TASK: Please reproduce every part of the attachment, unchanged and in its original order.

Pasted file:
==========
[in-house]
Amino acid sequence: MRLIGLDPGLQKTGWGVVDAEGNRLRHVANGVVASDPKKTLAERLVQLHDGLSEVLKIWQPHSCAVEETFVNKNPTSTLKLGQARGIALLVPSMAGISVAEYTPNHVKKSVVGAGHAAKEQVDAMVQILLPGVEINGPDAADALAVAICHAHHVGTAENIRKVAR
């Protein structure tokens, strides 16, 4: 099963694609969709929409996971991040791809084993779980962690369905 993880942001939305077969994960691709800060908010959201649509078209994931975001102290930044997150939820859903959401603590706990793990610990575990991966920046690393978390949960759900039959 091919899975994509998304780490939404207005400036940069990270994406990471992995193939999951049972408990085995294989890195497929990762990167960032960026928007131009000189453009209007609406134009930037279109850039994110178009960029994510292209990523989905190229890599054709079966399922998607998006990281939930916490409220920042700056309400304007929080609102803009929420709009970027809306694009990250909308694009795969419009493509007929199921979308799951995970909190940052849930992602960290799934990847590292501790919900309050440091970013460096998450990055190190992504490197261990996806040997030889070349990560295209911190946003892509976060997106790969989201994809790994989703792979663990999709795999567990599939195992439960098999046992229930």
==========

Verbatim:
[in-house]
Amino acid sequence: MRLIGLDPGLQKTGWGVVDAEGNRLRHVANGVVASDPKKTLAERLVQLHDGLSEVLKIWQPHSCAVEETFVNKNPTSTLKLGQARGIALLVPSMAGISVAEYTPNHVKKSVVGAGHAAKEQVDAMVQILLPGVEINGPDAADALAVAICHAHHVGTAENIRKVAR
């Protein structure tokens, strides 16, 4: 099963694609969709929409996971991040791809084993779980962690369905 993880942001939305077969994960691709800060908010959201649509078209994931975001102290930044997150939820859903959401603590706990793990610990575990991966920046690393978390949960759900039959 091919899975994509998304780490939404207005400036940069990270994406990471992995193939999951049972408990085995294989890195497929990762990167960032960026928007131009000189453009209007609406134009930037279109850039994110178009960029994510292209990523989905190229890599054709079966399922998607998006990281939930916490409220920042700056309400304007929080609102803009929420709009970027809306694009990250909308694009795969419009493509007929199921979308799951995970909190940052849930992602960290799934990847590292501790919900309050440091970013460096998450990055190190992504490197261990996806040997030889070349990560295209911190946003892509976060997106790969989201994809790994989703792979663990999709795999567990599939195992439960098999046992229930």